Everyone is still talking about the interview with The Duke and Duchess of Sussex. Prince Harry and Meghan Markle’s interview raised so many issues having to do with privilege, racism, and mental health. Yet it also brought to light the familial challenges faced by multi-racial families and interracial couples.
It is hard to believe that it’s only been a generation since the U.S. Supreme Court struck down laws banning marriage between persons of different races. Loving v Virginia 388 U.S. 1 (1967). How families grapple with society’s reaction to their relationship is one burden, and yet it’s quite another to unpack the microaggressions that occur within the immediate or extended family.
While opportunities exist when people learn from others who differ in race, culture, identity, religion, etc. the opposite can also be true. Negativity, bias, judgment – conscious or otherwise – can impact their well-being and make children especially feel sad, hurt, isolated or helpless. The impact may come from social media posts that children observe, derogatory comments made by a family member, not being invited to family gatherings, or being treated differently in a small or large way (family gatherings, family photos, inheritance). Even if these examples don’t arise within the immediate family, children will notice how and if their family reacts to external comments, from extended family, friends, neighbors, or in the media. As the interview with Meghan and Harry illustrates, silence from one’s spouse, parent, or family member in the face of derogatory behavior or racist comments made in public can be even more damaging to the child than from the actual comments or acts themselves.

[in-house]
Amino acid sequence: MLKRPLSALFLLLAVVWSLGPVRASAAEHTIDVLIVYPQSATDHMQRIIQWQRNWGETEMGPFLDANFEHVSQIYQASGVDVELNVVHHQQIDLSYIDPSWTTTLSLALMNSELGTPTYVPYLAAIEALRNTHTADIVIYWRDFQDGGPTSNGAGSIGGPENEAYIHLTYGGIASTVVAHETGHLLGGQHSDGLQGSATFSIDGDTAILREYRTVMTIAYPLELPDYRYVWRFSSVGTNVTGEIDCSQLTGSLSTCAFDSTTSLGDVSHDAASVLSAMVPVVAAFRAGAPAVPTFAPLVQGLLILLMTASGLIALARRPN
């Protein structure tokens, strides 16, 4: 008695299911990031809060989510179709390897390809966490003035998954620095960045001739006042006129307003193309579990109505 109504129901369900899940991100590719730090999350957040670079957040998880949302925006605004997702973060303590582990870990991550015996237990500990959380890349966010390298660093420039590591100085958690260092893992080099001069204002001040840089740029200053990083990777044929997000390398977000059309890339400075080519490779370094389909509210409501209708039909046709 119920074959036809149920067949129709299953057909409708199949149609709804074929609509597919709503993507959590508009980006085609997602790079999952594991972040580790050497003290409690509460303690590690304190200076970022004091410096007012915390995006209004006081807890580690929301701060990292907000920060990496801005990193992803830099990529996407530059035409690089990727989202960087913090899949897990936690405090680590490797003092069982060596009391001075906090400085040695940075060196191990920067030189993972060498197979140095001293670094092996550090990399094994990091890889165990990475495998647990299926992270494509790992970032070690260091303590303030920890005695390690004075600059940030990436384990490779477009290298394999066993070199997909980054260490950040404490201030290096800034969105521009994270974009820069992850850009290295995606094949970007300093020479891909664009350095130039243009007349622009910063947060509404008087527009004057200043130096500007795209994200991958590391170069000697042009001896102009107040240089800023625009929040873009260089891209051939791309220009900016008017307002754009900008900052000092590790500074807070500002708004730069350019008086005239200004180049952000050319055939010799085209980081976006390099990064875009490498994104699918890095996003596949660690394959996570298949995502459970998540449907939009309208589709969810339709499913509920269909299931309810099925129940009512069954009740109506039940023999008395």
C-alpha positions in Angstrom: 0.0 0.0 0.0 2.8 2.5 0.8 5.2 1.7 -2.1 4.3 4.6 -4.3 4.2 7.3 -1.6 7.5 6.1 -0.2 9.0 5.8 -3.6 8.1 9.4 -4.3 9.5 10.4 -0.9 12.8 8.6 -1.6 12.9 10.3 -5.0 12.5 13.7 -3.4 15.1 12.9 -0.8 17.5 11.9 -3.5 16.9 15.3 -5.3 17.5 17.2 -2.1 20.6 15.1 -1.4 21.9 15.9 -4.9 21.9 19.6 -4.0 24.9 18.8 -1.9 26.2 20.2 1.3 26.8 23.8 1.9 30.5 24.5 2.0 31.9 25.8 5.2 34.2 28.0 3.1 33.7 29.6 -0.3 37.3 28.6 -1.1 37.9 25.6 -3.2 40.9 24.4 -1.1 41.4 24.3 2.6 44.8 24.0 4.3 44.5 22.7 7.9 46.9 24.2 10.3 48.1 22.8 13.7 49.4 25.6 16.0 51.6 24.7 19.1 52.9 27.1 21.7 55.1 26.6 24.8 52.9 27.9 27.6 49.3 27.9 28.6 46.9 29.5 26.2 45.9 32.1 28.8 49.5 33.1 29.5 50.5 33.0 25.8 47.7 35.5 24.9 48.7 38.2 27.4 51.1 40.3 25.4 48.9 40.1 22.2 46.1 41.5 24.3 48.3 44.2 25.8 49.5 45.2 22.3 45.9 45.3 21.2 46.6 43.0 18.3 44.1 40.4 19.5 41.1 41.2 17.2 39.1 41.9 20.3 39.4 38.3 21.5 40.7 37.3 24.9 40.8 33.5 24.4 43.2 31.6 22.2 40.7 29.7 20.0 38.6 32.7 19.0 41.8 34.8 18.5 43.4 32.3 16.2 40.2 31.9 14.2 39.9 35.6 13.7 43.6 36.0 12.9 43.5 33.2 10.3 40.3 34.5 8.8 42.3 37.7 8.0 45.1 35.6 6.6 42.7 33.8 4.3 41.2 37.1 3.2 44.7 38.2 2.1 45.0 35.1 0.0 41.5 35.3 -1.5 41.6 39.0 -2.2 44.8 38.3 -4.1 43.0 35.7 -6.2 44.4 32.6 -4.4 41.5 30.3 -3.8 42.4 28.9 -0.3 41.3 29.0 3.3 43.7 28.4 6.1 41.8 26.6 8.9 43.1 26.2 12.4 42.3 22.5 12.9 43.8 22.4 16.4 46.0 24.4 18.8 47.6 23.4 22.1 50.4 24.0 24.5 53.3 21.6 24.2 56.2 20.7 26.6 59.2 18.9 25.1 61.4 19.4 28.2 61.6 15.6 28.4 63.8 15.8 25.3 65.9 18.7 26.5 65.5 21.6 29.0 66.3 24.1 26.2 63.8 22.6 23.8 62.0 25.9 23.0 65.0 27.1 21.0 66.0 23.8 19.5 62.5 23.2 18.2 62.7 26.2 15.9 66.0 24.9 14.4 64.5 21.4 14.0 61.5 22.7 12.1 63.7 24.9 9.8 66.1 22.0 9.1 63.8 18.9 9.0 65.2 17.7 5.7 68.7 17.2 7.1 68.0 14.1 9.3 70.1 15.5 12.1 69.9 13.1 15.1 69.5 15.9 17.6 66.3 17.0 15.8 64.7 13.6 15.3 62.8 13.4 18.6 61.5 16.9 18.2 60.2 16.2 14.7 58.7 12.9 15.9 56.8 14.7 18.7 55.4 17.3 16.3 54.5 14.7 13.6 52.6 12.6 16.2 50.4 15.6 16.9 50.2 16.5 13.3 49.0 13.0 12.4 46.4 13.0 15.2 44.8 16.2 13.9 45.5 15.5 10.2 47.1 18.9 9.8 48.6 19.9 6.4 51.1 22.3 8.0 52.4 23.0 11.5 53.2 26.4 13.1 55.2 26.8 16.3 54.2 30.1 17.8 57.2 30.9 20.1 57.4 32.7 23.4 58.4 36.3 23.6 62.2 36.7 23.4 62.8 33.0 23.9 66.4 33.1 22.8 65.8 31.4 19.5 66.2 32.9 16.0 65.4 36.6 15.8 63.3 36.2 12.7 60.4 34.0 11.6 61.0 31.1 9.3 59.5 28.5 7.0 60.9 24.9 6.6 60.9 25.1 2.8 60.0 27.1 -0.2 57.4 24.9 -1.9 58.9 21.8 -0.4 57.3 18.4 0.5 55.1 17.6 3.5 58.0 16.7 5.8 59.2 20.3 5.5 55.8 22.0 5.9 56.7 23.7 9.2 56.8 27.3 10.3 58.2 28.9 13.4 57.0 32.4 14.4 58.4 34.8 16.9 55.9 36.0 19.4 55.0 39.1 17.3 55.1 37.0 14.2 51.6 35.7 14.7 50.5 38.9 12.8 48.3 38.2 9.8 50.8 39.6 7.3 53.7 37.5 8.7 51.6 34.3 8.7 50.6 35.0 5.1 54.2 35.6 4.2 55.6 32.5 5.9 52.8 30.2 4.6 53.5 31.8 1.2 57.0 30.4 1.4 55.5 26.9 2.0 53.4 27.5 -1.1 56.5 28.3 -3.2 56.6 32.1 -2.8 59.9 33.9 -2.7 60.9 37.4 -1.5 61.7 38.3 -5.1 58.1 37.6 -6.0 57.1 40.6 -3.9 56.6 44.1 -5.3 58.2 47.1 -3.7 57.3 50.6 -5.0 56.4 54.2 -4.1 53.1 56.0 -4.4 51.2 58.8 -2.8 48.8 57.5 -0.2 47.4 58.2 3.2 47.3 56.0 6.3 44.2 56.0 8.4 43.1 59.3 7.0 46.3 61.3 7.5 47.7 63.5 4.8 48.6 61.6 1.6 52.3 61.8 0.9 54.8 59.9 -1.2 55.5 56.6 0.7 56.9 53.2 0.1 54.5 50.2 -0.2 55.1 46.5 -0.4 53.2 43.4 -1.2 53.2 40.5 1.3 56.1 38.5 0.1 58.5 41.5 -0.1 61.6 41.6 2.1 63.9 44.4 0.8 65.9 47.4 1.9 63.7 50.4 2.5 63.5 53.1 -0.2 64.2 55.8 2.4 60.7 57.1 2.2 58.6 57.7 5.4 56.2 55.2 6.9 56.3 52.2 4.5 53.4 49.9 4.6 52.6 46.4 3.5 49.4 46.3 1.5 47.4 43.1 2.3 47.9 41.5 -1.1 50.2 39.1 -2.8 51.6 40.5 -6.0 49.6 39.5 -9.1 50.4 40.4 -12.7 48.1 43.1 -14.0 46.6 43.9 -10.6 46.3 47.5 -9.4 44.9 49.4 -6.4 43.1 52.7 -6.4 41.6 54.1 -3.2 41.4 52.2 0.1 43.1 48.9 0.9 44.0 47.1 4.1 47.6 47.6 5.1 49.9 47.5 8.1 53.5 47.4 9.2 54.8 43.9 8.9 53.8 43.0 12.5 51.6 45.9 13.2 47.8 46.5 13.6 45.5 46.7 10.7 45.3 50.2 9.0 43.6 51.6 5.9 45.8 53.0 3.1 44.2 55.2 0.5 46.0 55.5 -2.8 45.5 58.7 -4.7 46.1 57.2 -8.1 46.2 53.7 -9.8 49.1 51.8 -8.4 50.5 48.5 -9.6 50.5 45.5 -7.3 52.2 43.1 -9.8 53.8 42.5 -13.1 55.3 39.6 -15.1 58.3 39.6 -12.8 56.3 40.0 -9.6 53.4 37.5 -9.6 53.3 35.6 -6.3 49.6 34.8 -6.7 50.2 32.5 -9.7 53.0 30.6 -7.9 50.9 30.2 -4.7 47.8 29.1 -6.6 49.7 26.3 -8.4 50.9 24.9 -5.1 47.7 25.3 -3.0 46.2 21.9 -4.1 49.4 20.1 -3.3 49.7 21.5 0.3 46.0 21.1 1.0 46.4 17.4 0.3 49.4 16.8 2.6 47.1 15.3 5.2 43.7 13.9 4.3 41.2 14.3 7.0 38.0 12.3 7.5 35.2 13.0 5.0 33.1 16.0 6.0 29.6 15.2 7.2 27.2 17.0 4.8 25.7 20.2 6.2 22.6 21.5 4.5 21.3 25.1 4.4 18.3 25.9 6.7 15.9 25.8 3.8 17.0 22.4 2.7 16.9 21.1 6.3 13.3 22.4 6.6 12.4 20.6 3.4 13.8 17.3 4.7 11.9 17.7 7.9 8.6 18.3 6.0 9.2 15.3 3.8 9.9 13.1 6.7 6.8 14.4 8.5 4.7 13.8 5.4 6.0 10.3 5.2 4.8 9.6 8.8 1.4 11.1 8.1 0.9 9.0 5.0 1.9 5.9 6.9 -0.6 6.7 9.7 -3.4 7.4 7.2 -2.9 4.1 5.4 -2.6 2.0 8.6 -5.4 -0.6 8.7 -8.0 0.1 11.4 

As Harry revealed, he has been awakened to the experience of what it is like to be a person of color through his dating and then marriage to his Wife, Meghan Markle. As is often the case for members of the privileged caste who begin the journey to understand and then confront the systems that serve to reinforce societal inequities, Harry expressed his pain over the lack of similar understanding or acknowledgment by his immediate family. As he shared with Oprah Winfrey in the interview, “For us, for this union and the specifics around her race, there was an opportunity — many opportunities — for my family to show some public support. And I guess one of the most telling parts and the saddest parts, I guess, was over 70 female members of Parliament, both Conservative and Labour, came out and called out the colonial undertones of articles and headlines written about Meghan. Yet no one from my family ever said anything. That hurts.”
Witnessing the constant vitriol lobbied against his beloved was clearly impactful on the Prince. And, as with all parents who want only to protect their children from any sort of suffering, his feelings resonated more deeply once he and the Duchess had Archie. With their second child on the way, their concern was palpable.